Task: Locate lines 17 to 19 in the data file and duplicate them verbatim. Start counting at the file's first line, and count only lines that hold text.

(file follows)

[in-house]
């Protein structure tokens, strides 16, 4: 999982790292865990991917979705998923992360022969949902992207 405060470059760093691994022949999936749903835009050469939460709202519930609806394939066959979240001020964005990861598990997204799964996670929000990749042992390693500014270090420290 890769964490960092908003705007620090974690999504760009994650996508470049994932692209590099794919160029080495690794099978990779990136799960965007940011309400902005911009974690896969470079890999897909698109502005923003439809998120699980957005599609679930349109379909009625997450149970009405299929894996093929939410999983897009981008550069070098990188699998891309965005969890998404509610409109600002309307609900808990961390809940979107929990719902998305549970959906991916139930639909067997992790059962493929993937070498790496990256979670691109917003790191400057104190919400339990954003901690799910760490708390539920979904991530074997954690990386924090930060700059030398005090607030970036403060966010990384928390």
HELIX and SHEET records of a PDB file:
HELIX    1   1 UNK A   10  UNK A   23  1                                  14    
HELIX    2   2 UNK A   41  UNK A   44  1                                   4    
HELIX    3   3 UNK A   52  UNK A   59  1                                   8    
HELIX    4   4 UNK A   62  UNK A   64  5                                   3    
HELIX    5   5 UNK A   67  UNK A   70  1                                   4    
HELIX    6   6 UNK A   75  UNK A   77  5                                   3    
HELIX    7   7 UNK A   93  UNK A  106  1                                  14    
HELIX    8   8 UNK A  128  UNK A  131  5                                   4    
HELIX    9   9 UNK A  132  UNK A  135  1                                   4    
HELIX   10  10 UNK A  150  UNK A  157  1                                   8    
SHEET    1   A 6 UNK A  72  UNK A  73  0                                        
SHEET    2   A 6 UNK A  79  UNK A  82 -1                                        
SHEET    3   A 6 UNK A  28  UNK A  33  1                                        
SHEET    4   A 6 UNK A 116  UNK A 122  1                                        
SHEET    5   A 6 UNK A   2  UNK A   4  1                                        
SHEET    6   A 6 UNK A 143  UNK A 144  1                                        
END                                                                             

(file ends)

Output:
SHEET    4   A 6 UNK A 116  UNK A 122  1                                        
SHEET    5   A 6 UNK A   2  UNK A   4  1                                        
SHEET    6   A 6 UNK A 143  UNK A 144  1                                        